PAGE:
Overwhelming leadership success and management failure

One of the best examples of overwhelming and comprehensive leadership success and overwhelming and comprehensive management failure can be seen in the career of General George Patton. A brilliant and courageous strategist, his record of success on the field of conflict in two wars is nothing short of phenomenal.

But as bright a star as he was, it faded some at the end of his career when military command put him in charge of administering a designated precinct of conquered territory. In that he didn’t do so well. He was a leader, not a manager.

Now, I am not here to do anything other today than draw the distinction between the skills Patton so brilliantly manifested as leader and those he so poorly executed as a manager.

First, leadership and change go hand in hand. Who responds to leaders? Followers! Followers follow someone who is leading them somewhere else. Managers don’t. Managers maintain and the word “maintain” means to “cause or enable a condition or state of affairs to continue.” Leaders are change agents, managers guard against it.

Second, leadership is a relationship. It is a function of a set of intangibles and nuances that Patton did and people like him do it very well. But management is an assortment of tasks that are done and redone that measure and oversee the processes that maintain things to continue as they are. Leaders make things count, managers count things.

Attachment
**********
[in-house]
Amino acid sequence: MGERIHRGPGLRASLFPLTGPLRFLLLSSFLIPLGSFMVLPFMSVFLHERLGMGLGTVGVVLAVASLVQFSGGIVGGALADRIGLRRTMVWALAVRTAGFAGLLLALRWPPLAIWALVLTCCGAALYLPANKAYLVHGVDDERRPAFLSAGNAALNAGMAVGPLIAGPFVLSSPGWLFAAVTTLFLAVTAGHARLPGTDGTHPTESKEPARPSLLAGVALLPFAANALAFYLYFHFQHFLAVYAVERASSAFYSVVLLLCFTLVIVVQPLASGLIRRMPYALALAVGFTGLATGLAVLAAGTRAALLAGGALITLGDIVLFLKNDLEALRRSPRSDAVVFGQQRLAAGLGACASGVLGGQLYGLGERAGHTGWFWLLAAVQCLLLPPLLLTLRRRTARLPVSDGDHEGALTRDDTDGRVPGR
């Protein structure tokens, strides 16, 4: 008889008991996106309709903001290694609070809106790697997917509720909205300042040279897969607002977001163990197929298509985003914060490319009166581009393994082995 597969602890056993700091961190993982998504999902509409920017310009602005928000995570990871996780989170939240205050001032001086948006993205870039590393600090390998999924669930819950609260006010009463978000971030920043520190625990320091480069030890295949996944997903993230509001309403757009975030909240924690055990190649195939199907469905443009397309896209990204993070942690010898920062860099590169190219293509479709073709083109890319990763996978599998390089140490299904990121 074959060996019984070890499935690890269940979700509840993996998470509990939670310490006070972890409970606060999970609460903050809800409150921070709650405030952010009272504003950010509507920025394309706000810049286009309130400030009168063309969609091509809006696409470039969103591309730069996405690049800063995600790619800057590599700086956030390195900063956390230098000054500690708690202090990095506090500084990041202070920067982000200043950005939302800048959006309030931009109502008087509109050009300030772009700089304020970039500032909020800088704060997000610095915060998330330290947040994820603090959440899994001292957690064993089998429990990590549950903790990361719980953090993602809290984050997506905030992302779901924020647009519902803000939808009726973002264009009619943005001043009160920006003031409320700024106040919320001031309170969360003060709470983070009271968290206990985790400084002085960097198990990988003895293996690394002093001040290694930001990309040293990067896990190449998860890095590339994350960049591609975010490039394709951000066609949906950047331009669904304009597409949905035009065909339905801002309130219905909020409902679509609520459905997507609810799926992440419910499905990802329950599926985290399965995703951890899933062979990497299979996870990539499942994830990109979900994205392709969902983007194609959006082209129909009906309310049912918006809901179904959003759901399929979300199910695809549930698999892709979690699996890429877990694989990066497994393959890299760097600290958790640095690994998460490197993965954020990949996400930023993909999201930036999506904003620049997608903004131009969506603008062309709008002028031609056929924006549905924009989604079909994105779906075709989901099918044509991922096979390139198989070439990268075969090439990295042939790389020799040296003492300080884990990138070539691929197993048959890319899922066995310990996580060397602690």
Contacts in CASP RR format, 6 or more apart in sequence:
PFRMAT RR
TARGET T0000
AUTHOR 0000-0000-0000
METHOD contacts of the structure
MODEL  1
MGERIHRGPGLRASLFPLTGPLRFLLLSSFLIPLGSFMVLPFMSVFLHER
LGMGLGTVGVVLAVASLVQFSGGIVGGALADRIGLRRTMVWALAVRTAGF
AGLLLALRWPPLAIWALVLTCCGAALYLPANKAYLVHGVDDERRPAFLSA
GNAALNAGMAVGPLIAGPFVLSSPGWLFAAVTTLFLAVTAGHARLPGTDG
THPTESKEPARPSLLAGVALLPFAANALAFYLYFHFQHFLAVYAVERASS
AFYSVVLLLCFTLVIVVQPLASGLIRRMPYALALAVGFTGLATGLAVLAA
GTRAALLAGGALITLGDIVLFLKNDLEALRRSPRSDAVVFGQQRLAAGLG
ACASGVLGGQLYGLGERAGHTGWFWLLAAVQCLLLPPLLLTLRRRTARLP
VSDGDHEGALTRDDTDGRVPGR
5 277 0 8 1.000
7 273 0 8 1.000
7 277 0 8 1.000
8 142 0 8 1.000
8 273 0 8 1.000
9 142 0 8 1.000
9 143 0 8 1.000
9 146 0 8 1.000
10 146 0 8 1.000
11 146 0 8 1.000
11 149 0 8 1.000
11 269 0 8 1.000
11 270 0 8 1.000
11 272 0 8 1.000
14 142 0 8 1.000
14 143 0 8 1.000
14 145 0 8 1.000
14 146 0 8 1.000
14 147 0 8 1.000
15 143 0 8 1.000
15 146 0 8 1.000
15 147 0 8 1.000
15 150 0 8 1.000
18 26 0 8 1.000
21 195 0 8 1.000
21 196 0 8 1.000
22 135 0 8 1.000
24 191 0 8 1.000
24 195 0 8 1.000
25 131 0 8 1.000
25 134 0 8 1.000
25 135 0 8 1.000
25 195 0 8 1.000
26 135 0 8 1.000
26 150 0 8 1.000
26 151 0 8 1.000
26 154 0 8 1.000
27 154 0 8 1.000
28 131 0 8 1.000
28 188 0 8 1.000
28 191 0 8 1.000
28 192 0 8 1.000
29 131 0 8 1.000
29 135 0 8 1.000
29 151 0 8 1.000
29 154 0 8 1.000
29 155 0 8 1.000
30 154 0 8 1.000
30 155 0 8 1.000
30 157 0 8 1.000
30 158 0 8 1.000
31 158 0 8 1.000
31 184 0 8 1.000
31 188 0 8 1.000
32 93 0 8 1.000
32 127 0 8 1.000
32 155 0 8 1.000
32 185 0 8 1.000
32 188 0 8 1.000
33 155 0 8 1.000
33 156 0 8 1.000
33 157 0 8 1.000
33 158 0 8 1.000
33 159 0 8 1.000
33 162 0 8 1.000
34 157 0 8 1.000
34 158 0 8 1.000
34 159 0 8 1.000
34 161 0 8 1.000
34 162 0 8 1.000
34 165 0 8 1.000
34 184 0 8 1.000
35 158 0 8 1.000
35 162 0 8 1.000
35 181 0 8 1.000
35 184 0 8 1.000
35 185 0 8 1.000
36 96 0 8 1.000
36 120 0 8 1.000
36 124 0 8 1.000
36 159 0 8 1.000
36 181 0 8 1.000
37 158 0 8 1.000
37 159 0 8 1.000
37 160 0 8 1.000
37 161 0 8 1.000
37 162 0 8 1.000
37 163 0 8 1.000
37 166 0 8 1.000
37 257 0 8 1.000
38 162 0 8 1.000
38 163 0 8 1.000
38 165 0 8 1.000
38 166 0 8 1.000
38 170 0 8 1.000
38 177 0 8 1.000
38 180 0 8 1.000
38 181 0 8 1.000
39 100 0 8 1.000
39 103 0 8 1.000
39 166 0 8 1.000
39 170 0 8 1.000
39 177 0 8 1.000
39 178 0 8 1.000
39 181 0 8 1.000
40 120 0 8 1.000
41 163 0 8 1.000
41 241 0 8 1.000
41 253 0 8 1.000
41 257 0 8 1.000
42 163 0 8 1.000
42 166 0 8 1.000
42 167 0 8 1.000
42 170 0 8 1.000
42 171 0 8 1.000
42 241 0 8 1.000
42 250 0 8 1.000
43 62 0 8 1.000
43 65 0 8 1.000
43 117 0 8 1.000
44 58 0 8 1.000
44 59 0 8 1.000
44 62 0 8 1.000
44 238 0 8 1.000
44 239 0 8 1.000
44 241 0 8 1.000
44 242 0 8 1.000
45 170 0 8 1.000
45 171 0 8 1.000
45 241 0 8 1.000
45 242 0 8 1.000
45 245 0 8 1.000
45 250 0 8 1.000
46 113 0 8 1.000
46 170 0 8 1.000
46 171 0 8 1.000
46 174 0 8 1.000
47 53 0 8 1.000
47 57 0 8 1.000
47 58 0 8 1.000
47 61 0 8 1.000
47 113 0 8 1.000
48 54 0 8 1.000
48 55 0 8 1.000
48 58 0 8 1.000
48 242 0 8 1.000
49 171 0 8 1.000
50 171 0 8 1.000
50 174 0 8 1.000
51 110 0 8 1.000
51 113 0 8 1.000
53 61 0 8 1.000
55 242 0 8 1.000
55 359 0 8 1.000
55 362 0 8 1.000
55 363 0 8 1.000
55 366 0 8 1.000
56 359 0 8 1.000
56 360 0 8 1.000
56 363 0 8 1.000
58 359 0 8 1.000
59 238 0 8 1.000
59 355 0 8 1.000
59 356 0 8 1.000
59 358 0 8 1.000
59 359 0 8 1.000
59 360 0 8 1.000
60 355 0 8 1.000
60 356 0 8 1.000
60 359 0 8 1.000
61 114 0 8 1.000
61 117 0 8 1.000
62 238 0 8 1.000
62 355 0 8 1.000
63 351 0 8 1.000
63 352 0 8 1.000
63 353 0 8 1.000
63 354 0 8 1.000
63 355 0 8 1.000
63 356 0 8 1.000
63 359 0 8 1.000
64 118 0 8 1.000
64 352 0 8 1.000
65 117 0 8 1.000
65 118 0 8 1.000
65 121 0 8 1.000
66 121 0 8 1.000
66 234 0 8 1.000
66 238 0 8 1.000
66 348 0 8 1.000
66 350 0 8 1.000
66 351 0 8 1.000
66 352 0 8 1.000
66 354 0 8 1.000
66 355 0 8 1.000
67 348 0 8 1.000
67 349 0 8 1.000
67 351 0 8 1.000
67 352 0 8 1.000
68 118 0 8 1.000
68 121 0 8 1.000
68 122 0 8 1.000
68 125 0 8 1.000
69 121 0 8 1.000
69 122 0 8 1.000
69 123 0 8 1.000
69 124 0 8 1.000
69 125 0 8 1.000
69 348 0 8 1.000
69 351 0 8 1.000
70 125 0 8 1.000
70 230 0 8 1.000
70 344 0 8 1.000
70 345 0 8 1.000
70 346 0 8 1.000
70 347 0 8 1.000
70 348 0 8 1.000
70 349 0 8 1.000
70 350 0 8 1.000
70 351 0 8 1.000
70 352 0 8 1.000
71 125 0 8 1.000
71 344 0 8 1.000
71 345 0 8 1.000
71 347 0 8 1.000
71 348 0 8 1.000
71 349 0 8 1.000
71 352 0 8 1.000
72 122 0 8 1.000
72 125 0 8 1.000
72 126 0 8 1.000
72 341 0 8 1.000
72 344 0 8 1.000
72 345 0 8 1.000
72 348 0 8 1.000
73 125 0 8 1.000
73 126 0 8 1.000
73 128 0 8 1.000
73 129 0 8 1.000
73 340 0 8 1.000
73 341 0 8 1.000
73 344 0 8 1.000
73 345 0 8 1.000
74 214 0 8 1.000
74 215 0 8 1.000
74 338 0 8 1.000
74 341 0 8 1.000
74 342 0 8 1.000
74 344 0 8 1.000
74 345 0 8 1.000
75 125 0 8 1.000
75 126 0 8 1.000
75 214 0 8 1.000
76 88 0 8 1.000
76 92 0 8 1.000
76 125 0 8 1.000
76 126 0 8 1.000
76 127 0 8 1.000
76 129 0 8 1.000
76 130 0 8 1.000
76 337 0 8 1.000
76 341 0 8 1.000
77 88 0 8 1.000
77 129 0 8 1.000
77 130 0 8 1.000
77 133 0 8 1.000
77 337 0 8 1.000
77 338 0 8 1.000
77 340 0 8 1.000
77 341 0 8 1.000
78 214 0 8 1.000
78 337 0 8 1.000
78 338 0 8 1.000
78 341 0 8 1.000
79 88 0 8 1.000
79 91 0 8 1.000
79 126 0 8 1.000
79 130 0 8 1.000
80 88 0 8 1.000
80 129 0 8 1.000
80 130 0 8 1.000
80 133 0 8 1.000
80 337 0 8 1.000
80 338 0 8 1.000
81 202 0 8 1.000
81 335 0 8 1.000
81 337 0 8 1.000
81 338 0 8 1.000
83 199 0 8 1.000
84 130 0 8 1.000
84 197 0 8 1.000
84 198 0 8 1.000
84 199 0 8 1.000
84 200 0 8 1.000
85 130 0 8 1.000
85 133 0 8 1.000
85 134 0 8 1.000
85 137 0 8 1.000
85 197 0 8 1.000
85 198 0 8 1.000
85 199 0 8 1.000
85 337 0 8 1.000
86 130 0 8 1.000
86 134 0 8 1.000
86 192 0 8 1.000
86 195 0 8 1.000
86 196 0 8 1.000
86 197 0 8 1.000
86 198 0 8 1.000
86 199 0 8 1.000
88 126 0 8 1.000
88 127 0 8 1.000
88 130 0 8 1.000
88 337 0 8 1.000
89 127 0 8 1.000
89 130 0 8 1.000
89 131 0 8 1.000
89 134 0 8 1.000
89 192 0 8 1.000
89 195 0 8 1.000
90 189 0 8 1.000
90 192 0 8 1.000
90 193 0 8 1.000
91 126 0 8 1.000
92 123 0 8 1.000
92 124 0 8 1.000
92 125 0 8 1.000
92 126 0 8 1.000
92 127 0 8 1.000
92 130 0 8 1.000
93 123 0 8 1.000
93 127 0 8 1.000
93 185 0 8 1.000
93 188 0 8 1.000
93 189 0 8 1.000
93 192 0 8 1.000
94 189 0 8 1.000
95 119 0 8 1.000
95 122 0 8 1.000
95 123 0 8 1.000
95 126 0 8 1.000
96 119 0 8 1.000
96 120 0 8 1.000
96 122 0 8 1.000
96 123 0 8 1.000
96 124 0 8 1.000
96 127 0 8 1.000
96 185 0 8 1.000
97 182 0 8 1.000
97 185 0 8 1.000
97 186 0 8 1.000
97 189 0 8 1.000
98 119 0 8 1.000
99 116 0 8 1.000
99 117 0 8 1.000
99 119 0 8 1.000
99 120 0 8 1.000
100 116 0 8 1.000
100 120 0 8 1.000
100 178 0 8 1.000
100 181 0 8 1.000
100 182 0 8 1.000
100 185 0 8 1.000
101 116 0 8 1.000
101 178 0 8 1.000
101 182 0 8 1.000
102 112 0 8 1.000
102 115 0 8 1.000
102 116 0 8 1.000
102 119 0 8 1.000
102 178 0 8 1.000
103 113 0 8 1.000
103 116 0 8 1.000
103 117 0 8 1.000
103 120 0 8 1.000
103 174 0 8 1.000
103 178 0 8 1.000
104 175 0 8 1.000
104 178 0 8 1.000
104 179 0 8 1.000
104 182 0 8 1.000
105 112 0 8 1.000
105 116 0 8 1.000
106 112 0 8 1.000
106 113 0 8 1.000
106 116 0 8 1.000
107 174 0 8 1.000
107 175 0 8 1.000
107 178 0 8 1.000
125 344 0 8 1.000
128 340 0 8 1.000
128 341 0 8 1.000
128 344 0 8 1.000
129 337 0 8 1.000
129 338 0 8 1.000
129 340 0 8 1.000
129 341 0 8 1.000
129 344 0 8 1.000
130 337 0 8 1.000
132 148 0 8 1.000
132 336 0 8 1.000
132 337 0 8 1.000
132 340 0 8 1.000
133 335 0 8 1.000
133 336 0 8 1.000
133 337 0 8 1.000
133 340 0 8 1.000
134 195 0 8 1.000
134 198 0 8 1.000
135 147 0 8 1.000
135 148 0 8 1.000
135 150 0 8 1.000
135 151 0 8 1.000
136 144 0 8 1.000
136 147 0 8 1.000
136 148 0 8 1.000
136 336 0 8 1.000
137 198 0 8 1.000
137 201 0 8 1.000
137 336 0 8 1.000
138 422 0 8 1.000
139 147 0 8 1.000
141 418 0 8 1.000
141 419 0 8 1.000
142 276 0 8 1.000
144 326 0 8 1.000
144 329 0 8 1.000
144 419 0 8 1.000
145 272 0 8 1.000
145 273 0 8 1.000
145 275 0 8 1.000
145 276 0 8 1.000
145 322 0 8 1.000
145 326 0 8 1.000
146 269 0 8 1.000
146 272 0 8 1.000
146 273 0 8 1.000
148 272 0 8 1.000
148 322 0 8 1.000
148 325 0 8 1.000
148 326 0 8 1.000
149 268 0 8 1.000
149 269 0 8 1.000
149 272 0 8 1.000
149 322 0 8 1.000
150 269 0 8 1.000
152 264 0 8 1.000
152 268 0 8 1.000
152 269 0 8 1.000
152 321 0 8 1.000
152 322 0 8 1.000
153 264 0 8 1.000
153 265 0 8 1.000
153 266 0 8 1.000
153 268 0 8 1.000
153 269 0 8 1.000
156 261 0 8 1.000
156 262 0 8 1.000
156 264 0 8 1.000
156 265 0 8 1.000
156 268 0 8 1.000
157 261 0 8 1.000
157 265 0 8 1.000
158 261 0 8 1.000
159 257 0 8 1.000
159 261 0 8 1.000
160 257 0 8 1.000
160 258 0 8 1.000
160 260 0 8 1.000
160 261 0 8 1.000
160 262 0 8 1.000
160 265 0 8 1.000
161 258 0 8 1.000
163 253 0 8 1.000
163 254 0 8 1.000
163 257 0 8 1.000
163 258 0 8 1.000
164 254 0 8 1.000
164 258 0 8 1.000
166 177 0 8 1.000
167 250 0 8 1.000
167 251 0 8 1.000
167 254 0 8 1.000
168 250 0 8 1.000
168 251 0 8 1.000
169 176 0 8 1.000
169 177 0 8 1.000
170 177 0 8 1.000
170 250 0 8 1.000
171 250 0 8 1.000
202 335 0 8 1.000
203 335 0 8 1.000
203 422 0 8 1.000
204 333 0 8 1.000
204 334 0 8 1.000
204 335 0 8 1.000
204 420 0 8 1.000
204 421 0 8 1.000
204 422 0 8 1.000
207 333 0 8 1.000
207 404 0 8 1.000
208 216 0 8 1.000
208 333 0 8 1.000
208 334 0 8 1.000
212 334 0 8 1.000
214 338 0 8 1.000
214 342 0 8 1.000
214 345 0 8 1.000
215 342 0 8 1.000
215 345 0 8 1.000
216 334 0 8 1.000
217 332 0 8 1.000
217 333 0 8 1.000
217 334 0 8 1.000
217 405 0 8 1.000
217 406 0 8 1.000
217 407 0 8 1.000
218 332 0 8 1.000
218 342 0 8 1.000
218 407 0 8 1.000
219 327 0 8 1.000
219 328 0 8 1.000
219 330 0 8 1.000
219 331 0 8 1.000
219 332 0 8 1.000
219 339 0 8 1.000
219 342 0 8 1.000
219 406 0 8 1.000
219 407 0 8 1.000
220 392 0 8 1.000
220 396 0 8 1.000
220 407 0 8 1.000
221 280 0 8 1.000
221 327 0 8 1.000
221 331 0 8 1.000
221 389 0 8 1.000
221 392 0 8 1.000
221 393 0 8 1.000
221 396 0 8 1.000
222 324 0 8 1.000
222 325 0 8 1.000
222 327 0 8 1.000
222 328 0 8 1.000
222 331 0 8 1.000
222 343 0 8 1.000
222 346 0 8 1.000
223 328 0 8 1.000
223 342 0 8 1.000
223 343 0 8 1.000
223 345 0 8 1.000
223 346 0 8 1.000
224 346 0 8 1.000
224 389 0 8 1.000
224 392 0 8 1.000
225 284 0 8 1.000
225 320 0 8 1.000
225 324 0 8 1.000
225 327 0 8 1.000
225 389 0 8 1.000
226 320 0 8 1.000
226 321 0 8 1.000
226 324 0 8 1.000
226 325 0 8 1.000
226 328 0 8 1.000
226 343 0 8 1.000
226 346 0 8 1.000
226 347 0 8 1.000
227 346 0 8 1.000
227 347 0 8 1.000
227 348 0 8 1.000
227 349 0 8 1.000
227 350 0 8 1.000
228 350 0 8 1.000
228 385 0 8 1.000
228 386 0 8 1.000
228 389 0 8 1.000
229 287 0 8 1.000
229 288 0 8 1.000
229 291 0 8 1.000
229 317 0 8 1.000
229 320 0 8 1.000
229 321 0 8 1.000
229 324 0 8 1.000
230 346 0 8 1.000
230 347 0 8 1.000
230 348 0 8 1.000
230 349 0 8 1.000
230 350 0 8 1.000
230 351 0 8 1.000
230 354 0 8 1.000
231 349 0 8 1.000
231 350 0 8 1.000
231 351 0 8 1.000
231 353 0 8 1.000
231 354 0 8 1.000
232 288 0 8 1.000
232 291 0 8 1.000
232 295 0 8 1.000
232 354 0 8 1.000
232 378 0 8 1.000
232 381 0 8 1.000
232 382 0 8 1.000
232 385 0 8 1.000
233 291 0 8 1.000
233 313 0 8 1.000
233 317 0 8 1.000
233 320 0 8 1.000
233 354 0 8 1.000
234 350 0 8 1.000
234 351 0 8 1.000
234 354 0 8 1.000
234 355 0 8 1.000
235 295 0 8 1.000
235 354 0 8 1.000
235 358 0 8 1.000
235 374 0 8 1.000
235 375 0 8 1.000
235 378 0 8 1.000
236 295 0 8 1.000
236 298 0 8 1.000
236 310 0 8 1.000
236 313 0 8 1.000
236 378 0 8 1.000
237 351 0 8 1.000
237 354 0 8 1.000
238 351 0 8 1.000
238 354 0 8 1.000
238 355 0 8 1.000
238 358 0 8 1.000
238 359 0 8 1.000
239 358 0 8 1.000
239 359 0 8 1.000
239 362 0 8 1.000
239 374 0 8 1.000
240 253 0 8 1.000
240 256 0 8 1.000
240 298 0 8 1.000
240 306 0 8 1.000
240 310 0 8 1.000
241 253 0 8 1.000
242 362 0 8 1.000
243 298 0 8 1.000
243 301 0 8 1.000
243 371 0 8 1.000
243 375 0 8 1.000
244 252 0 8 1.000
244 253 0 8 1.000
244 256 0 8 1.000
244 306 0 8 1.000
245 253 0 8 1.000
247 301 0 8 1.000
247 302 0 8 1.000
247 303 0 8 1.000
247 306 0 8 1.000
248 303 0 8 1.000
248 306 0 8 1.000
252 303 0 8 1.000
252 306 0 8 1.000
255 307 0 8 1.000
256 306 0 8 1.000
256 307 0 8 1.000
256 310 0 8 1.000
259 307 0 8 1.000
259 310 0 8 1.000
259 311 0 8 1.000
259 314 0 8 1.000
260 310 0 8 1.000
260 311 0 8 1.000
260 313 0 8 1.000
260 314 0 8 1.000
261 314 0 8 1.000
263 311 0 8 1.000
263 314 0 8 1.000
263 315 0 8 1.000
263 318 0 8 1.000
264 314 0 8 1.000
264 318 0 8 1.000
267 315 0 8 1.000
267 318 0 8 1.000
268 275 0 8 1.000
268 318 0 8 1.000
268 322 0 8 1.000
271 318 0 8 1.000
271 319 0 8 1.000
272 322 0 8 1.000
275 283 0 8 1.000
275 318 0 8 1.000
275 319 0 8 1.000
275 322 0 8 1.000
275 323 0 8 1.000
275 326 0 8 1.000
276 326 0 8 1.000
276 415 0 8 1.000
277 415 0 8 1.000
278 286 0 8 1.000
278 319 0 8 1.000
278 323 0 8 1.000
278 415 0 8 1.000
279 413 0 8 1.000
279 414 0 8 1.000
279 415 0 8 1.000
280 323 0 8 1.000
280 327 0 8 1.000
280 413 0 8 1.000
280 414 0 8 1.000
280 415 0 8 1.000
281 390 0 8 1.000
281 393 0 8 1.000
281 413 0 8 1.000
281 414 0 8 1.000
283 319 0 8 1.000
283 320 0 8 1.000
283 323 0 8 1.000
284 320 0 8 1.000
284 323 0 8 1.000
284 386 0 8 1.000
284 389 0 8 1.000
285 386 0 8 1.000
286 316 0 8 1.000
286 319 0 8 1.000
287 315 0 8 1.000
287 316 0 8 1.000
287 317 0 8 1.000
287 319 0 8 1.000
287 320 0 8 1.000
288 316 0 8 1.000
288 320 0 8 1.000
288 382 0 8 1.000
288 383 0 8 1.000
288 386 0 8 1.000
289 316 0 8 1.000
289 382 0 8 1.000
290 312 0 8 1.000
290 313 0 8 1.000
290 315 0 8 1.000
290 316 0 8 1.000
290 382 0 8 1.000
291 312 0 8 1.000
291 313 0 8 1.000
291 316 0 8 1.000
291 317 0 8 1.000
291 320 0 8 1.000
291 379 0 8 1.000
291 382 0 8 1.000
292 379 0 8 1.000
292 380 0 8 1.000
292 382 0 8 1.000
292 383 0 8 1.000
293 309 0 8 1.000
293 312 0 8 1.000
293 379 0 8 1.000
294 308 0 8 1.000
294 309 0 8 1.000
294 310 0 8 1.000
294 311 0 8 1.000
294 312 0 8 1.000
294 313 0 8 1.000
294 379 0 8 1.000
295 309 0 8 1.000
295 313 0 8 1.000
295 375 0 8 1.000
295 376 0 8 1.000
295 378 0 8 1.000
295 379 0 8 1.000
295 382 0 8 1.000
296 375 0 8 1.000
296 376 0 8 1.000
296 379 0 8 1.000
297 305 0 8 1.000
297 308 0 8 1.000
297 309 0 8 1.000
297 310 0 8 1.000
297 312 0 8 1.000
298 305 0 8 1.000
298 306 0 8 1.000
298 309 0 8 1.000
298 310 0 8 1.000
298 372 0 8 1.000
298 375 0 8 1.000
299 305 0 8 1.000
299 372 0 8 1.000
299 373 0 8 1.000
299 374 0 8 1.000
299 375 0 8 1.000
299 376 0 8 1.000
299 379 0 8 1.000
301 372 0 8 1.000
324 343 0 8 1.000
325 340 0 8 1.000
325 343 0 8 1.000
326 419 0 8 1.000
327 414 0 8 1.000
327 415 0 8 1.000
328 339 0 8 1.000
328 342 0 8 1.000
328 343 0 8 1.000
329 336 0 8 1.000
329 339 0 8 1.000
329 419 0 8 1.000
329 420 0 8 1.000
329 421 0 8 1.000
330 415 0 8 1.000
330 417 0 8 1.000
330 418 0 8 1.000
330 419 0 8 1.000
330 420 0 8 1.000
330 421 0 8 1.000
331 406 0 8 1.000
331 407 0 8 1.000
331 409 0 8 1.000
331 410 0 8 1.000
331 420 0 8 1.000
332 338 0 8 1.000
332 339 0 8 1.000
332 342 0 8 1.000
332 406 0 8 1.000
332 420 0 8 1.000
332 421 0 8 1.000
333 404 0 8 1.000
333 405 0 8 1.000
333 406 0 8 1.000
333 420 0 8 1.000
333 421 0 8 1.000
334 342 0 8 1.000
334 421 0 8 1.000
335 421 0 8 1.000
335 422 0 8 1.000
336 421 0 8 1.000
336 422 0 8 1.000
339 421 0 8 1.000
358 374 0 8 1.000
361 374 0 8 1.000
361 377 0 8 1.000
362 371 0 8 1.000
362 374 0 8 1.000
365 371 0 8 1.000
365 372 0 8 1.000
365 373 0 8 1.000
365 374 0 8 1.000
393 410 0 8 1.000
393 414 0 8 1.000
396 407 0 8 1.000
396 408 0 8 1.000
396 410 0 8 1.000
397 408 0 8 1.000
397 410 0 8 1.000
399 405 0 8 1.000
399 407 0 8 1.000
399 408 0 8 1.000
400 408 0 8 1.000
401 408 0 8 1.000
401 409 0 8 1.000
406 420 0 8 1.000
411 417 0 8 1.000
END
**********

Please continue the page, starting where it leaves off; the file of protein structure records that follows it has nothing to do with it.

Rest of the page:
Third, leaders primarily look ahead while managers look behind. Managers find fulfilment and reward in remaining faithful to systems. Leaders are always breakout people. They delight in making a difference and revel in uncertainty. Managers get excited about keeping things steady and certain. Leaders launch into the unknown, managers would rather not.

In effective organizations, both are necessary. And both share some people skills, but their intentions and objectives are different. Not contradictory, effective organizations foster a collaborative relationship because it functions best.

One reason Patton did so poorly as an administrator is that he could not readily or comfortably make the transition from leadership to management. And I suggest that he shouldn’t have accepted the job at all. Perhaps he had no choice, but it wasn’t long before command made a change. So we can conclude that perhaps one more skill is vital for effective leaders – that of knowing when to quit and move on. Leaders lead and are seldom satisfied doing anything other than that.

Leave a Comment

The reCAPTCHA verification period has expired. Please reload the page.

This site uses Akismet to reduce spam. Learn how your comment data is processed.